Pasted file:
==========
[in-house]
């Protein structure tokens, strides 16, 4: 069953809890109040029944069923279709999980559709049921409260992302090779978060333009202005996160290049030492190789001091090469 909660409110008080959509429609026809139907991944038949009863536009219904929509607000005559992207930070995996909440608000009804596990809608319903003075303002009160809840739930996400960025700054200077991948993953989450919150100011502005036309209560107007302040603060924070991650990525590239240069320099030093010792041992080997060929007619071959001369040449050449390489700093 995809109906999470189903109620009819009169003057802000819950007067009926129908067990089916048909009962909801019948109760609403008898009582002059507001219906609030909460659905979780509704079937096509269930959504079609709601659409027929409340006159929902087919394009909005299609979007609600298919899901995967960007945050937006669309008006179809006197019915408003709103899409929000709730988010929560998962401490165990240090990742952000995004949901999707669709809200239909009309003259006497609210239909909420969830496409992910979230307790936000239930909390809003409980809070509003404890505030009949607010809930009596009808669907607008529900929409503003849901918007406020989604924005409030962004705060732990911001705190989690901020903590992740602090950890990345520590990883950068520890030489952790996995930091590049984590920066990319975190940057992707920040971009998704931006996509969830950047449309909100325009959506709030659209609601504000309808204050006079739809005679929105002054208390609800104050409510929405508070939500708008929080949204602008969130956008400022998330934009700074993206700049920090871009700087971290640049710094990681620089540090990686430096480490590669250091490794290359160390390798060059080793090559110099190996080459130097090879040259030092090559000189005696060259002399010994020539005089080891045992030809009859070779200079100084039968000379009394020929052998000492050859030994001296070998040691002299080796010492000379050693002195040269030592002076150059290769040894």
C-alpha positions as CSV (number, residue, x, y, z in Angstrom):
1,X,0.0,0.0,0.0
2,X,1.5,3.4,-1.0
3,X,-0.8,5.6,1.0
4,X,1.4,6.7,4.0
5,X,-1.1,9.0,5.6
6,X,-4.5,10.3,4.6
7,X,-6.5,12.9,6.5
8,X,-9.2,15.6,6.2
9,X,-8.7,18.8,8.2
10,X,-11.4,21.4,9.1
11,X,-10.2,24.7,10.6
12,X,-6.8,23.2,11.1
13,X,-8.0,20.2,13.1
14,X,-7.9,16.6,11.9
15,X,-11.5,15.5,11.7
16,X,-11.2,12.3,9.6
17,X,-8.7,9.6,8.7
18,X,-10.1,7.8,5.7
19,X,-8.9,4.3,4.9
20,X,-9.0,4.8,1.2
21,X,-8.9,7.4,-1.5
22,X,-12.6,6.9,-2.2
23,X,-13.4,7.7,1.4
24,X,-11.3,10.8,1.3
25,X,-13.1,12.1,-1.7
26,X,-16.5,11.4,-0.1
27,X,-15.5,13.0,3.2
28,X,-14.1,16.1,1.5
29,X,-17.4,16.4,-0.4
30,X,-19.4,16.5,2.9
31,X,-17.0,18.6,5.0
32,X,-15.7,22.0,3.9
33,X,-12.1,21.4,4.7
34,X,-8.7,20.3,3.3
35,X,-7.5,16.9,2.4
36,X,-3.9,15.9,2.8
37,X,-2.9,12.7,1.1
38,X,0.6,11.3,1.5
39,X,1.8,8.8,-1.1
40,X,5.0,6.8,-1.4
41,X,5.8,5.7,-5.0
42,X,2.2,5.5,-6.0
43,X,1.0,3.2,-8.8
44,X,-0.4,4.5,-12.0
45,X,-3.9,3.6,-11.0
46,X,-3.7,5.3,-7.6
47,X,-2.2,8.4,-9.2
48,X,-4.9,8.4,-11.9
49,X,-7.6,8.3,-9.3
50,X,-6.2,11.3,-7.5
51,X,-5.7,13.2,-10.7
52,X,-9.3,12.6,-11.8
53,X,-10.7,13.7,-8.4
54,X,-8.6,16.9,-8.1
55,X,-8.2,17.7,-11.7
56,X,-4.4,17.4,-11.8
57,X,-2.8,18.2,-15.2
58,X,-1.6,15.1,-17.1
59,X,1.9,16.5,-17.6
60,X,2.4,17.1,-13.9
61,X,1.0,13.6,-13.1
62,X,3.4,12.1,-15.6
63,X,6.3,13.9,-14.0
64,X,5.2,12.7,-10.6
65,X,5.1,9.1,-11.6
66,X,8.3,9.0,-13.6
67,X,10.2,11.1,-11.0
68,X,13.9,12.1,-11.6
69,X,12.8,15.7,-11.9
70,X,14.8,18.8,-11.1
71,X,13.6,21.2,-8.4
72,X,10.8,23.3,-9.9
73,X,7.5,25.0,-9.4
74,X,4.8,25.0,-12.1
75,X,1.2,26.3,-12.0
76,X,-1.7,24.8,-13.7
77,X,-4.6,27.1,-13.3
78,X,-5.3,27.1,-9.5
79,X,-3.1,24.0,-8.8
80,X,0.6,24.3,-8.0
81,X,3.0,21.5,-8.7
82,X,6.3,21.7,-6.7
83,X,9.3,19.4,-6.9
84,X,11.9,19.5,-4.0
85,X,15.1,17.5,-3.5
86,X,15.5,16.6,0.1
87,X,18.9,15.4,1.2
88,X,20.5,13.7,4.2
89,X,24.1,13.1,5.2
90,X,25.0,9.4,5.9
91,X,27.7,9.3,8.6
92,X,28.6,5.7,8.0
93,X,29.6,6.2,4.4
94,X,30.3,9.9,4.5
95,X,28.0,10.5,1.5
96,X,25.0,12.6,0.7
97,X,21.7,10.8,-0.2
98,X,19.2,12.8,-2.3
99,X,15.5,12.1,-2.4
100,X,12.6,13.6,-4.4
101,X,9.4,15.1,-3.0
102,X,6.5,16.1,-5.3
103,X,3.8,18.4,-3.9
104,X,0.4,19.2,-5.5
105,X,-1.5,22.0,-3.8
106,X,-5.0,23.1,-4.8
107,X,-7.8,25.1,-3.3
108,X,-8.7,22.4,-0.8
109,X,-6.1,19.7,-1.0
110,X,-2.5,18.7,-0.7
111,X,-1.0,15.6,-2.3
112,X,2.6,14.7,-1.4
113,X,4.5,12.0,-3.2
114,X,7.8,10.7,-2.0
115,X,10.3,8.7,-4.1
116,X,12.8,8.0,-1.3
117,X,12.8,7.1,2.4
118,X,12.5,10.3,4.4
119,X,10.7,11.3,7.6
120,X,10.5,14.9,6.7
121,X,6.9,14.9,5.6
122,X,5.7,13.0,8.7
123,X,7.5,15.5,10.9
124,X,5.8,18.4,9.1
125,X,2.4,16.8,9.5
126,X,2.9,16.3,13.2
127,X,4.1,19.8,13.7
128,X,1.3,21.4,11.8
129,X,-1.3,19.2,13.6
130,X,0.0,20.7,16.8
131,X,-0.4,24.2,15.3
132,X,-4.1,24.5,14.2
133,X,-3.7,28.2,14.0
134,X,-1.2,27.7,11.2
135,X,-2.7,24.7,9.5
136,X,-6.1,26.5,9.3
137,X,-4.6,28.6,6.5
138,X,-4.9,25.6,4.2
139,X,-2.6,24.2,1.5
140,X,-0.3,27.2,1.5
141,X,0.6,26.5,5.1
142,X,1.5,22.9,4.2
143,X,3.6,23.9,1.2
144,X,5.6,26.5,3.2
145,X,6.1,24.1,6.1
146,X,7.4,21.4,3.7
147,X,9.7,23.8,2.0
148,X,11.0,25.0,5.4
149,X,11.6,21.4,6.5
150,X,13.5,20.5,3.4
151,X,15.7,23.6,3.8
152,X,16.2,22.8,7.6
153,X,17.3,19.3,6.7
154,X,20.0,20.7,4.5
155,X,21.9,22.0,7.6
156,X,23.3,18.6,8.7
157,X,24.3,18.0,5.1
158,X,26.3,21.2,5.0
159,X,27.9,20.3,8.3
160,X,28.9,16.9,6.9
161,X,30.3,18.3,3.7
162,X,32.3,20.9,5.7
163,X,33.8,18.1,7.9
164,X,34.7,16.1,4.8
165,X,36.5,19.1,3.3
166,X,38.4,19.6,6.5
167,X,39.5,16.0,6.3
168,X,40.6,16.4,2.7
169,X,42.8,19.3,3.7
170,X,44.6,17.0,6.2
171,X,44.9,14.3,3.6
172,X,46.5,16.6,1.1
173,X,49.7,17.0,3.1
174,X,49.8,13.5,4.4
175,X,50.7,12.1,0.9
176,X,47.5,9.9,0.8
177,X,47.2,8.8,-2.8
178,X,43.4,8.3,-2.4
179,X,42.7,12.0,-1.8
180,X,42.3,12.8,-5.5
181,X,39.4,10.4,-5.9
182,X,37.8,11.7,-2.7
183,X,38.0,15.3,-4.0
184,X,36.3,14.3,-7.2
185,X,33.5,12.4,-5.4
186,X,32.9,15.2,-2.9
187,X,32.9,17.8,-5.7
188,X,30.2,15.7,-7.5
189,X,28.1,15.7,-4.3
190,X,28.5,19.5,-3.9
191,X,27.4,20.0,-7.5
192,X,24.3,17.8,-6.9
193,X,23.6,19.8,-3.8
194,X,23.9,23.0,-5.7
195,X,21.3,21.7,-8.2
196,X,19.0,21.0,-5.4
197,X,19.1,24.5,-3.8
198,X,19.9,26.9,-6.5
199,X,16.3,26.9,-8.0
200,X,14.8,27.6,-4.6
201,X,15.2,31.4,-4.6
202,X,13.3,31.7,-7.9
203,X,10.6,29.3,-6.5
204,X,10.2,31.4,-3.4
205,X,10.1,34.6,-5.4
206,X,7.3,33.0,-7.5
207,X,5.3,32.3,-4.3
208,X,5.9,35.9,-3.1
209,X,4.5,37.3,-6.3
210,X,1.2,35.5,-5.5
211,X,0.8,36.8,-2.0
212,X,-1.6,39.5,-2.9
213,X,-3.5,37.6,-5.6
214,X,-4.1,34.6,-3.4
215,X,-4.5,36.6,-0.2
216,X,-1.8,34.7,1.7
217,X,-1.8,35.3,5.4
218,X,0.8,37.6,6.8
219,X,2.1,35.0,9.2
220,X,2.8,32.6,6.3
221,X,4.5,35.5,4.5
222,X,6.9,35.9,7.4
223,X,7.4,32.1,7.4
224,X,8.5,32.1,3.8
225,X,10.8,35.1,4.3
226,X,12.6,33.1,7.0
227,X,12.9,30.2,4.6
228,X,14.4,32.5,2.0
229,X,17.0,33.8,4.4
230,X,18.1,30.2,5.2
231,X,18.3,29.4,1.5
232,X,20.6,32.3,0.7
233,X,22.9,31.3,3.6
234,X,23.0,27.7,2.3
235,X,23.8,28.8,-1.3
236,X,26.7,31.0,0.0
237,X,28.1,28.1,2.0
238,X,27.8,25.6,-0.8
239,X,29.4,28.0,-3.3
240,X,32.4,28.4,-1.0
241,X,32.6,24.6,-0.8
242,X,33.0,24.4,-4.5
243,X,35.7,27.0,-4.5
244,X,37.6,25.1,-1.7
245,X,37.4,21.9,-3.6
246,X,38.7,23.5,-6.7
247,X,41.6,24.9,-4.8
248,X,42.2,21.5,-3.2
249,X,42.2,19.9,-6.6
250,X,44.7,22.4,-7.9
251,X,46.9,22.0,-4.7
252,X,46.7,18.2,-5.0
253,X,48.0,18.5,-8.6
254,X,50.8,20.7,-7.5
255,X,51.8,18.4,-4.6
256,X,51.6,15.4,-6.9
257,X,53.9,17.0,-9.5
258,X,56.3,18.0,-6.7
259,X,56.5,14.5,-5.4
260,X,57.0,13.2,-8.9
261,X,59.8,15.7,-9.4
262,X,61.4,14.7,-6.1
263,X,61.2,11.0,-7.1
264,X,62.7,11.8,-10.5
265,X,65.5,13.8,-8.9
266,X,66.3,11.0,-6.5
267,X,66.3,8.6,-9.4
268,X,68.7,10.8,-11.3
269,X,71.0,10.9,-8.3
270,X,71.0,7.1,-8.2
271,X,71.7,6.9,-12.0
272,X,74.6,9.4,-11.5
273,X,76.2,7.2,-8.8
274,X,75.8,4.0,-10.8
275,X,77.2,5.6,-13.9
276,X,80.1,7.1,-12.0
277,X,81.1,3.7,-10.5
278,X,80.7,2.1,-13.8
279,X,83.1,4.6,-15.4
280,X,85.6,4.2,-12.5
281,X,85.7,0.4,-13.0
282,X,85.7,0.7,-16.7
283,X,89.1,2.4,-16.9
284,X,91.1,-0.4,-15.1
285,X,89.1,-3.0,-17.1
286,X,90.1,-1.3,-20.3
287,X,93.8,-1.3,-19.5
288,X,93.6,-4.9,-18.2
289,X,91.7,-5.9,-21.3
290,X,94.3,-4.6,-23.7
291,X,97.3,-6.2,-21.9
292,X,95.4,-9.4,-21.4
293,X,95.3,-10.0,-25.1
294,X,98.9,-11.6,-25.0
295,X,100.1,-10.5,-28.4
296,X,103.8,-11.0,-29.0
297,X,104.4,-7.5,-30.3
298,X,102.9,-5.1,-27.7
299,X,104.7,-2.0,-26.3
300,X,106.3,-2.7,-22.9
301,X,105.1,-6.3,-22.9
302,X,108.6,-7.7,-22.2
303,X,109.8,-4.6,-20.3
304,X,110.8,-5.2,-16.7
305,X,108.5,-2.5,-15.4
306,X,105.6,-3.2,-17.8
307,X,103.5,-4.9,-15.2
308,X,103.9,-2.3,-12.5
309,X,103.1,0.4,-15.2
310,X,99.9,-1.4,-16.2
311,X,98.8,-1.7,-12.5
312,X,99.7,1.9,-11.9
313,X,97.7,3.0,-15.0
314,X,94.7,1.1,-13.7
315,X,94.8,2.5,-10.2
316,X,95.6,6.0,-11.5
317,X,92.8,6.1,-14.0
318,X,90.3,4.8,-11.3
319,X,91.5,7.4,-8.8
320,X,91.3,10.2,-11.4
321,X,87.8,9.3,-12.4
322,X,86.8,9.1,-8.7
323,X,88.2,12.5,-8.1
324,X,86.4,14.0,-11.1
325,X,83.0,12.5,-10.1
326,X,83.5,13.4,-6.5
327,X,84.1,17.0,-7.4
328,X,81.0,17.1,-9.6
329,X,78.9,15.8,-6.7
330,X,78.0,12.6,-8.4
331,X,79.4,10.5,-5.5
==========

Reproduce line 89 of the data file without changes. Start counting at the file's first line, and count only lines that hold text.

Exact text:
86,X,15.5,16.6,0.1